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RPG Theory- The Limits of My Language are the Limits of My World


Well, I'm glad that you thought it was a good framework. I hope you understand that I am choosing not to respond to the post because it is, for some people (like me) deeply insulting. If anyone can appreciate hyperbole, I can. But I don't really enjoy having the same group denigrate my playing preferences again. I'll explain after the jump!

Imagine a slightly different perspective. Let me take this away from 5e for just a second before going back in, because it's not really about 5e. Whenever there is a conversation about TTRPG theory, or something interesting, it always ends up being the same people talking about the same things. It's not like 'Murika (I mean, really?). It's more like a high school cafeteria, where the same bullies patrol the area. They make fun of all the kids for either being part of the "crowd" (who wants to be like all those people, they don't even know what they want) or they make fun of any other smaller group that isn't like them. No other conversations are allowed, or they get shouted down (or reported to the principal).

I can understand this because I've seen it occur. Do you want to have a conversation about FKR and the recent re-discovery of interest in rules-lite neo-Arnesonian games? Yeah, no. Sorry. Can't talk about that. It doesn't fit in the box for the cool kids. Do you want to have a jargon-free discussion about 5e, so you tag it with "5e" and say it's about 5e and try your darnedest ? Yeah, no, can't talk about that either. Even though it's a 5e discussion, you aren't allowed to have it because it's ... 'Murika?

This thread wasn't about 5e at all; it's about the rejection of this singular dogmatic approach. That's what this thread was about. Umbran got it in one.

It is okay to have a favored framework, but for goodness sake realize that it is only a framework, not TEH TRVTH!

That's why I put in a number of different resources- and because I don't consider myself the arbiter of the truth either, I included in the list of sources what I think is the best, and most representative, example of something that I think is kinda divisive. And if that book is too expensive, you could just look at Playground Worlds (available on-line with a link) starting on page 232. It's all good.

People like what they like.

So yeah, I see a lot of really smart people on enworld. I'm sure you do too- and I keep noticing that most of them don't participate in any of these conversations (I'm not going to name them or 'at' them because I respect their choice- obviously, they are smarter than I am because they avoid these threads). Which is sad to me- because they often have a wealth of real-world experience that I'd like to hear from, and would be more interesting and valuable than just seeing the same quote from (designer who shall not be named) trotted out again. Not to mention that we sometimes see newer people that post here, and don't see again because they get shouted down in conversations because they didn't play some indie game or were aware of someone's playing transcript from 3 years ago.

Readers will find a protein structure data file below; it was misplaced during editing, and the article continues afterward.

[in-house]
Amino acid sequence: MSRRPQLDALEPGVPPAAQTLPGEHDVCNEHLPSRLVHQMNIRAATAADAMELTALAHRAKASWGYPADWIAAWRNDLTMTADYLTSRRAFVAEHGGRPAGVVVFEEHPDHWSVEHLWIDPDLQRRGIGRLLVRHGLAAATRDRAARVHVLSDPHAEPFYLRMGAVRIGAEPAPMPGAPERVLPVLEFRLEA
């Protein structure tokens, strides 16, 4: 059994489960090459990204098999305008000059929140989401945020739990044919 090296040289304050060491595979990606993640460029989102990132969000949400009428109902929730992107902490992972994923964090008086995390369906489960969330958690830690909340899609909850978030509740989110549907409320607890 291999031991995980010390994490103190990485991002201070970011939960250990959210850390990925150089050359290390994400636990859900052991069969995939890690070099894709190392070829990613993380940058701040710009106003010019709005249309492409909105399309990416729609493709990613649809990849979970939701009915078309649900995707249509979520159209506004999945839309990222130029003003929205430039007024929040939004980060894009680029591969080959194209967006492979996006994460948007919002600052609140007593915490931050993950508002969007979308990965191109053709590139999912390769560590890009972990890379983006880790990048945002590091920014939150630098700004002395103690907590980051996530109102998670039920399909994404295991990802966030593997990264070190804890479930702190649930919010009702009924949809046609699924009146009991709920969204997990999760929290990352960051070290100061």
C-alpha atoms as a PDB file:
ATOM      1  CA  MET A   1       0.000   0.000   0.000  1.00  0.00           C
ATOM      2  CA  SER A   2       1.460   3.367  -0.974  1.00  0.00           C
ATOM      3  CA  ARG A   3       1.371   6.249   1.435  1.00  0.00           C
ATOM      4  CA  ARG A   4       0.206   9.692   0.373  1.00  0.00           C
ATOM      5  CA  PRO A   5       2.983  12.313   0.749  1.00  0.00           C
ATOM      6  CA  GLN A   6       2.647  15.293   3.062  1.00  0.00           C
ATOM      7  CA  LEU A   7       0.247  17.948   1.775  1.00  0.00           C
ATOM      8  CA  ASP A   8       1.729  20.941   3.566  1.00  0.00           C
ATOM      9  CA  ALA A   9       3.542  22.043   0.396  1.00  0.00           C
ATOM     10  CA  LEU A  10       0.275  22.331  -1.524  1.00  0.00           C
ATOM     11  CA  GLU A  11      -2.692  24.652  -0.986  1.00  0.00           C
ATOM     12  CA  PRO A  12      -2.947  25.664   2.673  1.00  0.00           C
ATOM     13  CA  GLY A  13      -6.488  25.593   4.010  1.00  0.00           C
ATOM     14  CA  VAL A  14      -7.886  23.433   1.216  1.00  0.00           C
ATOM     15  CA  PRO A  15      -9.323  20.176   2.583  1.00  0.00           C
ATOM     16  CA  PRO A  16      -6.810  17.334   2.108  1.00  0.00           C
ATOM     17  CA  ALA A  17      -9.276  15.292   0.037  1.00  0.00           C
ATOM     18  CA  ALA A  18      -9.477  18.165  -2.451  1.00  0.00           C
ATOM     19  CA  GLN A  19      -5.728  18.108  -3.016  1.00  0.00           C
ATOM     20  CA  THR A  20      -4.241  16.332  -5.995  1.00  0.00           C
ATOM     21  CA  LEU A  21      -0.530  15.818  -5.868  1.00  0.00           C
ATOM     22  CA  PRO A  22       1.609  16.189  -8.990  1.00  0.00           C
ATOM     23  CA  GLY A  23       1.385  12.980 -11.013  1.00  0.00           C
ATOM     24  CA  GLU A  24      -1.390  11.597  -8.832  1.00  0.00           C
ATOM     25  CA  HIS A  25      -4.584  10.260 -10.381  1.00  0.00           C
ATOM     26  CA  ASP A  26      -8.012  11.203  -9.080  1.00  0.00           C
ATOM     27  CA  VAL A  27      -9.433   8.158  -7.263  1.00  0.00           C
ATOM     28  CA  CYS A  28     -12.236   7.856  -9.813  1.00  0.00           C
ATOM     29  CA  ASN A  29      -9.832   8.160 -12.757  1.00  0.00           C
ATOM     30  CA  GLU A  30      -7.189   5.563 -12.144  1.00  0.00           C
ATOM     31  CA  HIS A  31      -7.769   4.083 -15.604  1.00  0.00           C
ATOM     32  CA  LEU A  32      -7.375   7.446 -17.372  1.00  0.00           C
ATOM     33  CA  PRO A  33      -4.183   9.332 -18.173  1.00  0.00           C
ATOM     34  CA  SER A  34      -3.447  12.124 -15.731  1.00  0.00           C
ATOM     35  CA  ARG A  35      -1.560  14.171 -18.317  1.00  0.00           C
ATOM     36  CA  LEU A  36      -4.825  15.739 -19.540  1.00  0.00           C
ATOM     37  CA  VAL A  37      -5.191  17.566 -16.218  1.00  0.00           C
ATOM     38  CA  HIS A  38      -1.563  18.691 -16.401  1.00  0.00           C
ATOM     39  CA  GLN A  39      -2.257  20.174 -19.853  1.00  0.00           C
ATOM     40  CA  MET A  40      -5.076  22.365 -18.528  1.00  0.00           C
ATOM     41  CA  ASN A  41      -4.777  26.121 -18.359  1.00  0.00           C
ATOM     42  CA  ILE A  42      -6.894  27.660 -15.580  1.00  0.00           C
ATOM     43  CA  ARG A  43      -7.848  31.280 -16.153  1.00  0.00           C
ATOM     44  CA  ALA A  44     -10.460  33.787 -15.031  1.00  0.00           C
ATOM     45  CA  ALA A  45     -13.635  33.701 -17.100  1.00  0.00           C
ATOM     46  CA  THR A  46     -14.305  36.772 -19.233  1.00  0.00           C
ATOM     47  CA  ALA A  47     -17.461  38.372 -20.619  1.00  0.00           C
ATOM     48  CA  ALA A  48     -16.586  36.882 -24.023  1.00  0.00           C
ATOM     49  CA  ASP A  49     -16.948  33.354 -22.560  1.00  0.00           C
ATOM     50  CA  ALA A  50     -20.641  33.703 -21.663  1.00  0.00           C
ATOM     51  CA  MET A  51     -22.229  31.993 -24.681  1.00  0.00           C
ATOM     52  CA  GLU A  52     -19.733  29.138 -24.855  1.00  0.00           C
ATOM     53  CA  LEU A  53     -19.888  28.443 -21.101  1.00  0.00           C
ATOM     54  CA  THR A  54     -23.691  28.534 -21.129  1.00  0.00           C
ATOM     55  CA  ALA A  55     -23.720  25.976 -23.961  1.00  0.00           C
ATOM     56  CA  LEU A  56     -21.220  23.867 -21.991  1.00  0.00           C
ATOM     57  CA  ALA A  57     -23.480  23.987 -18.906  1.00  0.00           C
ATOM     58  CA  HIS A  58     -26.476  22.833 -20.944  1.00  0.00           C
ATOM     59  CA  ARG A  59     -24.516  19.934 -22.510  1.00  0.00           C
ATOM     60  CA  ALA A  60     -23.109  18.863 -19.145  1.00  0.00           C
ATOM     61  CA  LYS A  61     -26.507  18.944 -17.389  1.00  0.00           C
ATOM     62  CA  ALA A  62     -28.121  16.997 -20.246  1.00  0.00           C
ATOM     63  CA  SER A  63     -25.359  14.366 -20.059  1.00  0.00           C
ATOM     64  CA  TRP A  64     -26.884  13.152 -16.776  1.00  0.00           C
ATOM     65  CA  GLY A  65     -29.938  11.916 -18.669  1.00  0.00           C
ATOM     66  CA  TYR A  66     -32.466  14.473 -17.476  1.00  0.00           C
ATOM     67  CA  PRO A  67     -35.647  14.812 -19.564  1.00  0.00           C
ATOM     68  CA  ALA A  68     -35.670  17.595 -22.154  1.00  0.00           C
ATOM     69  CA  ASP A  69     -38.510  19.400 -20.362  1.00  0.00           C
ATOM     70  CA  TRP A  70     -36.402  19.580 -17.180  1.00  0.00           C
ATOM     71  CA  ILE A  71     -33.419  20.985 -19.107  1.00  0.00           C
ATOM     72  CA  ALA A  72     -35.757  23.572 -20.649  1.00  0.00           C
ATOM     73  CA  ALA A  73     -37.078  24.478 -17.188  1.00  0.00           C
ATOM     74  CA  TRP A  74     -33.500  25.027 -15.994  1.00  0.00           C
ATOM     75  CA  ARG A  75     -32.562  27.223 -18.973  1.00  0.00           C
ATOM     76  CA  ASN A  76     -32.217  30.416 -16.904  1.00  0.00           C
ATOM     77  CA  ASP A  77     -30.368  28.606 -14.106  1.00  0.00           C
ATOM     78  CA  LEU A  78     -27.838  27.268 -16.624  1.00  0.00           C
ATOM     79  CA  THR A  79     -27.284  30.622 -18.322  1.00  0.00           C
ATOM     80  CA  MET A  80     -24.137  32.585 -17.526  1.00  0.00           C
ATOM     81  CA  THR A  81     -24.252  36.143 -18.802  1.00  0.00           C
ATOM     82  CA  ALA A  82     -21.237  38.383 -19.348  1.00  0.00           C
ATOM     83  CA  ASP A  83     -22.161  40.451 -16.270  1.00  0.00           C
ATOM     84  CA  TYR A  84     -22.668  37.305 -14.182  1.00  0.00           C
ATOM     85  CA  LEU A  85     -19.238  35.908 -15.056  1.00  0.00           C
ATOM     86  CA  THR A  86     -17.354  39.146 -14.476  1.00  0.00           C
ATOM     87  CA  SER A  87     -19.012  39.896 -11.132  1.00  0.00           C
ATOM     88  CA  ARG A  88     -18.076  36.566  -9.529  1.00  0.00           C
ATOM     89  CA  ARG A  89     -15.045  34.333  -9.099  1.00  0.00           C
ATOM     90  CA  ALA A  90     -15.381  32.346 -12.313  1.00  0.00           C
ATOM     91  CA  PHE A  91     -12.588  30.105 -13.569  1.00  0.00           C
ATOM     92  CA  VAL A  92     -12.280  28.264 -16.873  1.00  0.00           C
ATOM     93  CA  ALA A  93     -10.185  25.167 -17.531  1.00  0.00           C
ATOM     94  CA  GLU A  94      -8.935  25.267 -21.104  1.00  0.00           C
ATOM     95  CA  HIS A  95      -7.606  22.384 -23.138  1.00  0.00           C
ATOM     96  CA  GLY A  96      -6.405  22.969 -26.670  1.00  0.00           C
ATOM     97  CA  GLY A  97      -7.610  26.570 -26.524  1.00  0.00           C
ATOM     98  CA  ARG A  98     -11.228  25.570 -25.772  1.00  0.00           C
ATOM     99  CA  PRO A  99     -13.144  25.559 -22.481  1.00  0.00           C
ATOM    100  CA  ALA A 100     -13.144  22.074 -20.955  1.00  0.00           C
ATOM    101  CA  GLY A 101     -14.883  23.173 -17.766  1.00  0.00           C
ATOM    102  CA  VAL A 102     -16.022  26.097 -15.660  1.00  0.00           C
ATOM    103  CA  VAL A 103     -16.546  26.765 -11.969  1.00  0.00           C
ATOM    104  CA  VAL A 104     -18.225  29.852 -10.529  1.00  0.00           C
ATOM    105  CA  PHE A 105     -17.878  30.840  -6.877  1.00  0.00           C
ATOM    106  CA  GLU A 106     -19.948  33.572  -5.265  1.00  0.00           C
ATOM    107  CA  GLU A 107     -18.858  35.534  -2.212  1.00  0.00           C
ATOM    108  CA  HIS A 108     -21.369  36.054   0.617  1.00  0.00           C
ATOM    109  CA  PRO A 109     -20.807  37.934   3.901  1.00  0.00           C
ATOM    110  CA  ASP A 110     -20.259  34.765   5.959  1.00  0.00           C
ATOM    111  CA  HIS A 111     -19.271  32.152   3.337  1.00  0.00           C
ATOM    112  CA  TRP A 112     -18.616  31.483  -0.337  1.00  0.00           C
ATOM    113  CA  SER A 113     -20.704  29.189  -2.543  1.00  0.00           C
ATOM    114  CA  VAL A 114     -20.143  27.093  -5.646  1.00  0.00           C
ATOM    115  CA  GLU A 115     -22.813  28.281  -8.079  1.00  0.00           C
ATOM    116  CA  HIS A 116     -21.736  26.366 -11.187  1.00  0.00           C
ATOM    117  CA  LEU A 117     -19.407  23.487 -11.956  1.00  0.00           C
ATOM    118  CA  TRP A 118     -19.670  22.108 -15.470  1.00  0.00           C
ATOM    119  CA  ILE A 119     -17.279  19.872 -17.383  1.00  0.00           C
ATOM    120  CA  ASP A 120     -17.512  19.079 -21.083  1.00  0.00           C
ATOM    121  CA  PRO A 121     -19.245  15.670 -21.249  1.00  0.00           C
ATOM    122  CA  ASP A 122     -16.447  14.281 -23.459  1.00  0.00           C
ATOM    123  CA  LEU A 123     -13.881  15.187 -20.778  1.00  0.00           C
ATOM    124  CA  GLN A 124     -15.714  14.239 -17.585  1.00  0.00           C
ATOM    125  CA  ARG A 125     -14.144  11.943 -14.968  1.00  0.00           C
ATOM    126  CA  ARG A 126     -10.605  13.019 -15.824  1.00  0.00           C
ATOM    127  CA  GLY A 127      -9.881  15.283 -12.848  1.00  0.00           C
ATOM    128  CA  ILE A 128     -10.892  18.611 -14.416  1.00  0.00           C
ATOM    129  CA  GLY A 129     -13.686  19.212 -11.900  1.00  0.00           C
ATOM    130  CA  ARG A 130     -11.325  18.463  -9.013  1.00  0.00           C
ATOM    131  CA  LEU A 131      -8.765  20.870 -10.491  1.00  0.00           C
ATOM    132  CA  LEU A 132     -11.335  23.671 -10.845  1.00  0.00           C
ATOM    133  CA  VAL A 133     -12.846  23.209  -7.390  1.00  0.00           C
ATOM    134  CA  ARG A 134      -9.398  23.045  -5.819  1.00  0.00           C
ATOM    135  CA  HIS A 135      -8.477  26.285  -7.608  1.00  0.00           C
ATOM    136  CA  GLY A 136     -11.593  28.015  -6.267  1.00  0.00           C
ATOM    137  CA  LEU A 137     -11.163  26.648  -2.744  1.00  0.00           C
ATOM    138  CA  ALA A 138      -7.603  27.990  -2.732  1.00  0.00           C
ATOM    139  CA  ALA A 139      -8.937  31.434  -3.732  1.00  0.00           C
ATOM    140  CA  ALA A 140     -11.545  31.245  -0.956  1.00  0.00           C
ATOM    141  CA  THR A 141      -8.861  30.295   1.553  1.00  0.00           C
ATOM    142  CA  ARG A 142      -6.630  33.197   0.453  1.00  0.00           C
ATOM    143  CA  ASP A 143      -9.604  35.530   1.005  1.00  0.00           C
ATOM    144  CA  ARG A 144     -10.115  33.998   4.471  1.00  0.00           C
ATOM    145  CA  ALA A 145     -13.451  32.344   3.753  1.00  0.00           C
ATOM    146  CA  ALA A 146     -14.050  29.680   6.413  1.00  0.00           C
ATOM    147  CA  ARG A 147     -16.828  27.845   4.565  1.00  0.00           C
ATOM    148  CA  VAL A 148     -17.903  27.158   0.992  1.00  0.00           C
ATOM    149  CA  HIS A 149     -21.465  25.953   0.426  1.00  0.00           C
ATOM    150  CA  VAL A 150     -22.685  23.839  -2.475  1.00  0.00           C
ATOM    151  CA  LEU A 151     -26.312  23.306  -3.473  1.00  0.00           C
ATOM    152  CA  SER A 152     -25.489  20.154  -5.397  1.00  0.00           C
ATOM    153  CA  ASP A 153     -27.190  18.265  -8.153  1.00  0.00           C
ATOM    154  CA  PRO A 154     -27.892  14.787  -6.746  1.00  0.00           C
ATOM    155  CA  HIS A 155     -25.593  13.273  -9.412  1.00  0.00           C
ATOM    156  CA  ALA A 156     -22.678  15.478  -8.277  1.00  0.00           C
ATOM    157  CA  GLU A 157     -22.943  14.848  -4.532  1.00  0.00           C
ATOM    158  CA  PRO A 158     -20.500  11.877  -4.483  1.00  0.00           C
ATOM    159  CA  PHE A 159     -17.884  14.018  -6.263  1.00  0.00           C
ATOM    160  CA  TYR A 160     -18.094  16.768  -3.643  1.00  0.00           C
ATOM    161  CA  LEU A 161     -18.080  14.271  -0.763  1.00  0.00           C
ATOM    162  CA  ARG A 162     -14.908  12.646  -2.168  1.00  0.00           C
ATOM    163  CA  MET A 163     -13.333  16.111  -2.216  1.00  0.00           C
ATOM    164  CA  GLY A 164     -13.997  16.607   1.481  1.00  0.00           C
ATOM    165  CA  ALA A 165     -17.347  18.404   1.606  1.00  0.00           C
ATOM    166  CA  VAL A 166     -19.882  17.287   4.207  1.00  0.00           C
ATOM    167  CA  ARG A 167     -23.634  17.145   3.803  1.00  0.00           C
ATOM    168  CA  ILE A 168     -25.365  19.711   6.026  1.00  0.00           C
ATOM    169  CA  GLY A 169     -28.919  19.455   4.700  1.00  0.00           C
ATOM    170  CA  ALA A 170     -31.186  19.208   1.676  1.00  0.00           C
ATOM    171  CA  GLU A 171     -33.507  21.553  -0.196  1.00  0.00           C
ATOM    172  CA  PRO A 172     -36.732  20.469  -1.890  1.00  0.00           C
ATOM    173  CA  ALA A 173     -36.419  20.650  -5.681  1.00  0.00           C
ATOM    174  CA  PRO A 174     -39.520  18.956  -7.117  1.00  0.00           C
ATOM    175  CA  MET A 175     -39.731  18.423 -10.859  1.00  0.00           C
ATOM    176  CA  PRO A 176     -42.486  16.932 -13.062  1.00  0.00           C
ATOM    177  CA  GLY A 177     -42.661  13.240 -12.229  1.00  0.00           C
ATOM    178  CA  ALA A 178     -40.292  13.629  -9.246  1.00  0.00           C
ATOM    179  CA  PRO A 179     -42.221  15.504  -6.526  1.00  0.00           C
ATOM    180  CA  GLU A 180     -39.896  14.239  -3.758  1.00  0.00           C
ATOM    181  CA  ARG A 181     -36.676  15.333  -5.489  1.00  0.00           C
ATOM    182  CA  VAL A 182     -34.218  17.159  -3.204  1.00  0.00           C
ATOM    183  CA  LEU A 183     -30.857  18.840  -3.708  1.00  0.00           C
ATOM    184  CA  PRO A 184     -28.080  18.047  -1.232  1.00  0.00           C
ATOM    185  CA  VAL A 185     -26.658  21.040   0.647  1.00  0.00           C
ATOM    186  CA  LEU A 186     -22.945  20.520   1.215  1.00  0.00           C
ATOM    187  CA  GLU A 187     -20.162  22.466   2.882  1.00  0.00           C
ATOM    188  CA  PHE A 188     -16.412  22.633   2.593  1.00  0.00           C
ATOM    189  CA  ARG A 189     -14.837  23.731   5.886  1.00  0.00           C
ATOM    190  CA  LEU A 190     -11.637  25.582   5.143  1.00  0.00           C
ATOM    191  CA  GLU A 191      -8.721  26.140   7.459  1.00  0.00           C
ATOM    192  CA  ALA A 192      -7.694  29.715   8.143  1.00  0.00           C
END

Finally, I think the issue with 5e (and why it was introduced) keeps getting misunderstood. There is a cadre of people that routinely dismiss it because it is popular (well, for other reasons too, but that's neither here nor there*). It's just branding. Or it's just because people don't know any better. Which are common refrains we often hear to explain away popularity in all sorts of areas- but those explanations usually don't hold up.**

It's far more productive, and interesting, to examine what else is behind that. There are a number of plausible reasons- network effects (it's easier to find a game because "everyone" knows how to play D&D). Division of authority (games that only require a single truly engaged person, the DM, require less 'buy in' from every member of the group and are therefore more likely to be successful with a mixed group of people). Second-best (the concept that D&D does a number of different things "well enough" to make it an overall first choice, even though it might not be any particular person's first choice- kinda like a TTRPG social choice or Arrow's theorem). The reward loop of D&D and the persistent campaign leads to long-term engagement (XP+level+more abilities and rinse/repeat). Or maybe because D&D has a long culture of homebrew and expansions and "hackability," it is considered an incomplete ruleset and people are comfortable modifying it to their needs- which is not the case with other complete rulesets.